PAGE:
Goiter is actually a symptom of various thyroid diseases, including:

  • Struma diffusa (diffuse goiter - enlargement of the entire thyroid gland)
  • Struma nodosa (multinodular enlargement of the thyroid gland)

The most common complaints are:

  • globus sensation
  • sensation of pressure in the throat
  • difficulty swallowing
  • hoarseness
  • cosmetic complaints

Struma diffusa

An enlargement of the thyroid gland by more than 10%, regardless of function. Thyroid volume in adult females can be up to 18 ml, and in adult males, up to 25 ml. An enlarged thyroid gland can put pressure on neighboring organs, such as the windpipe, the esophagus, blood vessels or nerves.


Therapy: iodine to inhibit cell proliferation.


Levothyroxine (T4) to prevent cell enlargement.

If there is pressure on the trachea or esophagus, the thyroid gland should be surgically removed.


Struma nodosa

With struma nodosa, there are nodular changes in the thyroid gland.

The nodules can be classified as follows:

  • adenomas
  • cysts
  • hot nodules
  • cold nodules


Adenomas are benign nodules that are quite small, with normal function. Because they seldom cause complaints, these adenomas often go undetected.

Therapy: iodine inhibits cell proliferation.

Levothyroxine (T4) inhibits cell enlargement.


In principle, it is not necessary to treat adenomas. However, if there are complaints, a combination of levothyroxine (T4) and iodine – rather than one of the two alone – is preferred. This growth-inhibiting therapy is called suppression therapy. In rare cases, when there is suspicion of malignant changes, the thyroid gland should be surgically removed.



Cysts are fluid-filled nodules. They tend to be benign and cause no complaints. However, in contrast to nodules, cysts can suddenly become larger. In such instances, a cyst can cause complaints and should be checked and if necessary treated.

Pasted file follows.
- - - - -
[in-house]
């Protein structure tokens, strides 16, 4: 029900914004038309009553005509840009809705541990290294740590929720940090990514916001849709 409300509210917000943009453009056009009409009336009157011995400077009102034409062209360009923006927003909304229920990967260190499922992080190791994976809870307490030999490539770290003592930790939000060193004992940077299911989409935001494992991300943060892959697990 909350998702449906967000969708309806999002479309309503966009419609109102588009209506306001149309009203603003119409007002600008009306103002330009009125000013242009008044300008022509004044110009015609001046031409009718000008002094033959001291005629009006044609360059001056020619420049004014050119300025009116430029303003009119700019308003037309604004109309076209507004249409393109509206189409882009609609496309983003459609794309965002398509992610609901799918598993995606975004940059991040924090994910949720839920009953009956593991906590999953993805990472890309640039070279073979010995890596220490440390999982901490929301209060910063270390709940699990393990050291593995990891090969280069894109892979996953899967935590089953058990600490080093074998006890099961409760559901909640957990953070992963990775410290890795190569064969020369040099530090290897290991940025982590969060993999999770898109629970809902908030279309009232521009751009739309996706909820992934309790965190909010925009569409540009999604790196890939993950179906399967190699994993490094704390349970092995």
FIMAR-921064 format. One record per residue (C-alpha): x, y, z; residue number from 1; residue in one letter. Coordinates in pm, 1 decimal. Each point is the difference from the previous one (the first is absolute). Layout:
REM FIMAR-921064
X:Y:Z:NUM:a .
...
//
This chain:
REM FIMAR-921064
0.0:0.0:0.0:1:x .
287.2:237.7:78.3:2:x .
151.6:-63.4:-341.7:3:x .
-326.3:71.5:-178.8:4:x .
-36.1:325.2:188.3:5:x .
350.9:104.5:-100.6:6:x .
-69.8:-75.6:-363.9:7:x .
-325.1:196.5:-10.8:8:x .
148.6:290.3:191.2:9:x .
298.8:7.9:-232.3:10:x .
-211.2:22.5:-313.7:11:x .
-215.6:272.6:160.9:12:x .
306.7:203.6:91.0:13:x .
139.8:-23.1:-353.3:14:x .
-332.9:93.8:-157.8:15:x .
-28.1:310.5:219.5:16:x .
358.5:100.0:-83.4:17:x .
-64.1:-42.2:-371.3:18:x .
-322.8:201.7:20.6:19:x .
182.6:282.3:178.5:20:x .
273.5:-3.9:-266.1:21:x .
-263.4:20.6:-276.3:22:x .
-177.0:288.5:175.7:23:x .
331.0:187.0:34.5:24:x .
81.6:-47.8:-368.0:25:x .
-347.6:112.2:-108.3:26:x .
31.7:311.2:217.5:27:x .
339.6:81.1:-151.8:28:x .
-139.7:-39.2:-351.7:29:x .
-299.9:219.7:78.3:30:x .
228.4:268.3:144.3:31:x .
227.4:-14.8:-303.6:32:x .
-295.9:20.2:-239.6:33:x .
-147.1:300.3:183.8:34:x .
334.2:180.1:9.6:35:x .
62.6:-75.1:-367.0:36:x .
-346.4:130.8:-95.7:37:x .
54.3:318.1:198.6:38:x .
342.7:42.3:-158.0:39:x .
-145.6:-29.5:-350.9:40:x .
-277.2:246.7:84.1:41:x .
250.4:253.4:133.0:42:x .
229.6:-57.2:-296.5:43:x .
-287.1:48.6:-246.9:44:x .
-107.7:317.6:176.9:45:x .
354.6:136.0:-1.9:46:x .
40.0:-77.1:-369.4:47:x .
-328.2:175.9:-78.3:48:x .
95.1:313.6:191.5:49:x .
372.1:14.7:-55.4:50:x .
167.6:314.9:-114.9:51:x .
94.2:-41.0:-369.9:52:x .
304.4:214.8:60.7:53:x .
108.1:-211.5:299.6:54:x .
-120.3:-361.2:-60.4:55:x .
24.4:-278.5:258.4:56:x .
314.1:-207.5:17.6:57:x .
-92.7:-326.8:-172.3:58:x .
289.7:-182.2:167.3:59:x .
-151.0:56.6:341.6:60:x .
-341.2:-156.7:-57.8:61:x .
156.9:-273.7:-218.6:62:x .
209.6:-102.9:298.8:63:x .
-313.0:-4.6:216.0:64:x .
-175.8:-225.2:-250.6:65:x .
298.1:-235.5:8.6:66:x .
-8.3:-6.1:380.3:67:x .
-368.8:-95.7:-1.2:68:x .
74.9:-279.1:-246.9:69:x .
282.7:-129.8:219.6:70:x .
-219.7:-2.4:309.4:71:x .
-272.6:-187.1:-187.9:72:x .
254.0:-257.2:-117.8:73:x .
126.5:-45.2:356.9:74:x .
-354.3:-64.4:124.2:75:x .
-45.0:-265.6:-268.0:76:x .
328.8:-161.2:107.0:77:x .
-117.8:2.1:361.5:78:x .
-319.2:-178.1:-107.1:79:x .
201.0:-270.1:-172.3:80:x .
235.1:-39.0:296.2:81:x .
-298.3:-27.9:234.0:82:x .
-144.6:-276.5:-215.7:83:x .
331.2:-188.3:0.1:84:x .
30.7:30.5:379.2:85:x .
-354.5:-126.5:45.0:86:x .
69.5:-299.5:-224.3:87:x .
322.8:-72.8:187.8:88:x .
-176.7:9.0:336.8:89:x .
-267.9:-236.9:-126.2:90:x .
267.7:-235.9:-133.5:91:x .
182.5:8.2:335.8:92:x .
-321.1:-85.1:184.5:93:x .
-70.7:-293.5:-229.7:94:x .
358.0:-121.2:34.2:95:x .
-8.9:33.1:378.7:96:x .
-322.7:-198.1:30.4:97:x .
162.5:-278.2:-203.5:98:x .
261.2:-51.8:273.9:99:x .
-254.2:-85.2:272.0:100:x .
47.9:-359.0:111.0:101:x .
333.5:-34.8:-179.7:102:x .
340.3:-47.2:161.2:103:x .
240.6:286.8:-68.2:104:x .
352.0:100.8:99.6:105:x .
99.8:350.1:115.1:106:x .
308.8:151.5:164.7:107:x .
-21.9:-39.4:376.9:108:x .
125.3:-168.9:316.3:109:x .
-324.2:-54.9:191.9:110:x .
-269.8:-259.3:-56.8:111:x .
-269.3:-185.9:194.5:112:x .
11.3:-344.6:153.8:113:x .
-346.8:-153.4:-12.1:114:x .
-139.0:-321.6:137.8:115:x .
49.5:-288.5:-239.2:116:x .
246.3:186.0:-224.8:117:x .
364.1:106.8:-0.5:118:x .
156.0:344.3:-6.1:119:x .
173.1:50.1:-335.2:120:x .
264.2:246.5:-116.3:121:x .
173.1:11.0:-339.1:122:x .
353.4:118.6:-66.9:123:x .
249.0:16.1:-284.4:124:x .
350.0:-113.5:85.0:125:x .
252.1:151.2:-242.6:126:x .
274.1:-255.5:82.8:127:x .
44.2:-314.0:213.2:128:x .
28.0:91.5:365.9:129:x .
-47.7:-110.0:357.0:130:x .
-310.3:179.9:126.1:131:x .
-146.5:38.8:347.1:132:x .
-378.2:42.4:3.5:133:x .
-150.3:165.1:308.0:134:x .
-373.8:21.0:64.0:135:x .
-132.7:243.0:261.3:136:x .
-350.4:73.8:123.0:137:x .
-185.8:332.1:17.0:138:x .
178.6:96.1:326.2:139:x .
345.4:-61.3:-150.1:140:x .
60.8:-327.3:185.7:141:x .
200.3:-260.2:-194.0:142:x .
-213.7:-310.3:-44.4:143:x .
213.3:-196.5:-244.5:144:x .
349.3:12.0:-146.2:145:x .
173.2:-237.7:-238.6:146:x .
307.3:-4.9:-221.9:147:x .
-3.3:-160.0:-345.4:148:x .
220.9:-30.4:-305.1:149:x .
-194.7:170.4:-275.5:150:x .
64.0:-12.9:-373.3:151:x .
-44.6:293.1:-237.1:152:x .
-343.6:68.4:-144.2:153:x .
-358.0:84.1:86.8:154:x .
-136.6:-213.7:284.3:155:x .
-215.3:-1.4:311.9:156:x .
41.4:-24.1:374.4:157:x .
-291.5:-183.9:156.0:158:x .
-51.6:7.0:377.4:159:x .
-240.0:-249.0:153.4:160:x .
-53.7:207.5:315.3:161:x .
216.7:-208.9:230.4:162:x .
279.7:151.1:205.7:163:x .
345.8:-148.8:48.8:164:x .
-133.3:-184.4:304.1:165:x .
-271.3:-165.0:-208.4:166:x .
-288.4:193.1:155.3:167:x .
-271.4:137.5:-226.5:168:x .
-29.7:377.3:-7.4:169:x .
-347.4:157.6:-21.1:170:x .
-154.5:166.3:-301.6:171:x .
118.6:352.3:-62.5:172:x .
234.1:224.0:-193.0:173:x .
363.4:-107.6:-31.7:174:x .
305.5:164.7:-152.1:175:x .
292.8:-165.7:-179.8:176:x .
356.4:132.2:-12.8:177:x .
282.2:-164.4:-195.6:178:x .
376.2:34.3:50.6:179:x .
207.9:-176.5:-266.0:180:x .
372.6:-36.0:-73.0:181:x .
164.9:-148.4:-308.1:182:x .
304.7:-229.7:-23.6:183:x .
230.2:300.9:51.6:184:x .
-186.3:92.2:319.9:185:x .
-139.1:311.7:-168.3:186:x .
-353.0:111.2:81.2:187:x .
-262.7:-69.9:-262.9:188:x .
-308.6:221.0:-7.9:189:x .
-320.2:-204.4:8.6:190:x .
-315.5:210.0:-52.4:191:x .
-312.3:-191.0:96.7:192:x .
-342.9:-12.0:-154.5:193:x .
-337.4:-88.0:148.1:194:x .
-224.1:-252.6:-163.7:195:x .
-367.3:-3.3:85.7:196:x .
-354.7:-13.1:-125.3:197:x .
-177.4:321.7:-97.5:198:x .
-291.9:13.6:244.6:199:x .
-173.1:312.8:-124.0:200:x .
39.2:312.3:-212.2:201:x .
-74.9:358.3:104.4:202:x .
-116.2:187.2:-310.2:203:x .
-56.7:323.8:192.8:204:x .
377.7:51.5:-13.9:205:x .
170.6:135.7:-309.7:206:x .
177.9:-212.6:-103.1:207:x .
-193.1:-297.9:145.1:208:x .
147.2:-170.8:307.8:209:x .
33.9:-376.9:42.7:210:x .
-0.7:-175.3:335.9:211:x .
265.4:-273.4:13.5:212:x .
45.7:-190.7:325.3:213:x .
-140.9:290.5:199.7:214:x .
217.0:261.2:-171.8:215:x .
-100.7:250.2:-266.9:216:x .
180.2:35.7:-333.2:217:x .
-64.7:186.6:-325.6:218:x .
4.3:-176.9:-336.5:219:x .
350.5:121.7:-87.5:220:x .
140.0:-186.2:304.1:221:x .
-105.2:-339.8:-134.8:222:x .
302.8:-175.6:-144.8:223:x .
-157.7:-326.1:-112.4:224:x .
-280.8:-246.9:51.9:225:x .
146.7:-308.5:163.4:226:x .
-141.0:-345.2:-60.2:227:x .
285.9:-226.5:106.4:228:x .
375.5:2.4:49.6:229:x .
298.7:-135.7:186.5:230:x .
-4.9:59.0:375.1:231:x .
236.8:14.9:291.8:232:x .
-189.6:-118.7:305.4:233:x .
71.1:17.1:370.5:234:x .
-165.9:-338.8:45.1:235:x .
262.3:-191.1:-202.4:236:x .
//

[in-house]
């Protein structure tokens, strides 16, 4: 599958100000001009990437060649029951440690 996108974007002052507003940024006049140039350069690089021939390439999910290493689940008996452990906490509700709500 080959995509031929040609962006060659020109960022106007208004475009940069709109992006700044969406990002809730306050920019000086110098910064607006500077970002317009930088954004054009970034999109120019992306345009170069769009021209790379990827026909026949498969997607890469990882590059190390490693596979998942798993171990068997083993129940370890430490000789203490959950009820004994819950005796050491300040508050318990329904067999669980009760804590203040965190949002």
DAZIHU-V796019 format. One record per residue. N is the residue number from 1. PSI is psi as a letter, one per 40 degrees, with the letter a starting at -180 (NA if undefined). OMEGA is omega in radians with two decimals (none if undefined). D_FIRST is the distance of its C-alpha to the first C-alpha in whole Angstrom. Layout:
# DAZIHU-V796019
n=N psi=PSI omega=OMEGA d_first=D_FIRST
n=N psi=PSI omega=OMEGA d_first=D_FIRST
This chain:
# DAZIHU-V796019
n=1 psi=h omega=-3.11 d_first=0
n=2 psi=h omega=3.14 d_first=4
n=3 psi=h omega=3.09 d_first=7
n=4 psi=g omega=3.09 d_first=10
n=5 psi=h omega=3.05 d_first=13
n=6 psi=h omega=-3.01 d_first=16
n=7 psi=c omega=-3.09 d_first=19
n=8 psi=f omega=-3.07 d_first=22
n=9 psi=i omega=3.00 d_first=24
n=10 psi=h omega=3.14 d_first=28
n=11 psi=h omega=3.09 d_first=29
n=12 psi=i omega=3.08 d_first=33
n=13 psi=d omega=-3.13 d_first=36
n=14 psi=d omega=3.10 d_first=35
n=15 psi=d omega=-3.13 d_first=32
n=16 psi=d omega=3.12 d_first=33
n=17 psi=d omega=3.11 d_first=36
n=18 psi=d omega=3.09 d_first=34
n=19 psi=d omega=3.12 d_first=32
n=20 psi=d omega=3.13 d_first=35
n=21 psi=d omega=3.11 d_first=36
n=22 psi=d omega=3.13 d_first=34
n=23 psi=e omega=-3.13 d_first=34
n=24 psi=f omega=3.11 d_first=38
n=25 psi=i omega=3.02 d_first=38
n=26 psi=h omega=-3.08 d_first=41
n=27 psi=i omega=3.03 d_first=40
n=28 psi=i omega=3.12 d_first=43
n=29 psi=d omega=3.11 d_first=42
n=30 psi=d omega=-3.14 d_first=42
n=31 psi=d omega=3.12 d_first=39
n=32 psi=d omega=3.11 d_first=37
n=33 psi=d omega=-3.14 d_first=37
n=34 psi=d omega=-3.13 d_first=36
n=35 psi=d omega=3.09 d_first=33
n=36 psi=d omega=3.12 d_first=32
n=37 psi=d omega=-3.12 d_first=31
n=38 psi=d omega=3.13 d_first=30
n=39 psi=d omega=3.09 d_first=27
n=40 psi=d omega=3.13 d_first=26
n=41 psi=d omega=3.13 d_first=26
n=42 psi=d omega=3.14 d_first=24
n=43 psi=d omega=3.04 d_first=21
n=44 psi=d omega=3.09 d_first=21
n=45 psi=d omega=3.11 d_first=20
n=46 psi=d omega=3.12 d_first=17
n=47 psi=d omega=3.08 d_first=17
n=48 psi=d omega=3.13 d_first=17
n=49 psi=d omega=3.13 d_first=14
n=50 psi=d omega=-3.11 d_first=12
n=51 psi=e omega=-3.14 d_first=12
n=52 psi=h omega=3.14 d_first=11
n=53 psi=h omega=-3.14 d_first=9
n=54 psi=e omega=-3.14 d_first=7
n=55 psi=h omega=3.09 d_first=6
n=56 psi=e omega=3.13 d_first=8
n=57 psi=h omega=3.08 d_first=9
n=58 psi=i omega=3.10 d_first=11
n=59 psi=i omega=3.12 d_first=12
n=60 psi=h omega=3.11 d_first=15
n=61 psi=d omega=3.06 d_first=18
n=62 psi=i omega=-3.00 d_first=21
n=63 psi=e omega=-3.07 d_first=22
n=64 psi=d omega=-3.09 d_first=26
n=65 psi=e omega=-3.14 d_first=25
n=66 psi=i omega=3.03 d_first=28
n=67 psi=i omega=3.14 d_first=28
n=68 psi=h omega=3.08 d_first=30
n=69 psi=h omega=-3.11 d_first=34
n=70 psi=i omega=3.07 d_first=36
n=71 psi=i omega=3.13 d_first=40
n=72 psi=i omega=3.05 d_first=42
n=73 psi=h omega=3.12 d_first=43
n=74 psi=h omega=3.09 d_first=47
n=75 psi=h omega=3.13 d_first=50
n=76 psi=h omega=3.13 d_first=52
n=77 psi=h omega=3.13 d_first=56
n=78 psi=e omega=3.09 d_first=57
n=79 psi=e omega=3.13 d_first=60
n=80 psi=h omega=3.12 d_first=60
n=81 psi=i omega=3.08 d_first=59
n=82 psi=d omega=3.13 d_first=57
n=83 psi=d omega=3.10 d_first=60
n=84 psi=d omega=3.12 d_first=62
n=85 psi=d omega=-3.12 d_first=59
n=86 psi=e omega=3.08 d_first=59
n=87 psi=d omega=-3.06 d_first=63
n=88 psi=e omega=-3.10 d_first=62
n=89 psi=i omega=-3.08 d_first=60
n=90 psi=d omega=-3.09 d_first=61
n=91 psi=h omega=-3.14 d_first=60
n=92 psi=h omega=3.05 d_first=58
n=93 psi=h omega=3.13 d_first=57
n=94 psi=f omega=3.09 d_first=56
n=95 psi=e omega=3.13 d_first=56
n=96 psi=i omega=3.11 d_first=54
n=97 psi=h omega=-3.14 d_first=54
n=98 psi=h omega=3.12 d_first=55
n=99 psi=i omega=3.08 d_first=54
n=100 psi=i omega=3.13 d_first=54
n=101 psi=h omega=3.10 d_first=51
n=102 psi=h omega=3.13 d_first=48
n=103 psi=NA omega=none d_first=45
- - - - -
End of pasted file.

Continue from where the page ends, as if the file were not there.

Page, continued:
Therapy: in the case of smaller cysts, the cyst is punctured and the fluid completely removed by suction. After that, most smaller cysts completely disappear. However, with larger cysts, repeated fluid accumulation and recurrence are the rule. Surgical removal of the thyroid gland is indicated if there is suspicion of malignant changes, or unsuccessful puncture and persistent complaints.


Hot nodules

With this disease, there are frequently thyroid cells that act independently of overall TSH regulation and pituitary-gland feedback control. This means that they grow and function independently of TSH stimulation. If the autonomous cells are located in a single nodule, this is called unifocal autonomy or a hot nodule.

The most frequent symptoms are:

Restlessness, heart palpitations, insomnia, heavy sweating, und thermal hypersensitivity



Surgical removal

Radioiodine therapy

Thyrostatic drugs such Thiamazol, Carbimazol, Perchlorat (short-term)

Beta receptor blockers (short-term)

Avoid large amounts of iodine (short-term)


Cold nodules

If a sonographically detected thyroid nodule shows no or reduced function in scintigraphy, it is called a cold nodule. Cold nodules are likely to degenerate and become malignant. For this reason, cold nodules must be carefully examined and monitored.

Therapy: As long as an anechoic nodule measures less than 5 mm in diameter, surgical removal is not necessary. However annual sonographic checks are indicated.

Sonographically controlled fine-needle anechoic cold nodules with a diameter between 5 and 10 mm do not need treatment, but they should be sonographically checked every 6 months.

When there are nodules with a diameter of more than 10 mm, sonographically controlled fine-needle aspiration is advised. If the findings are normal, a nodule can once again be sonographically checked at 6-month intervals, or alternatively, it can be treated using growth-inhibiting therapy with Levothyroxine. If there is doubt, the puncture can be repeated immediately, and in cases that cannot be clarified, the thyroid gland can be surgically removed. If there is suspicion of cancer based on the results of fine-needle puncture, the thyroid should also be surgically removed.

With larger nodules that exert pressure on other structures, or when there are sonographic criteria such as irregularly shaped nodules, increased blood flow in the center of the nodule, verifiable growth, or microcalcifications in the nodule, surgical removal of the thyroid is recommended even if fine-needle puncture findings are not suspicious.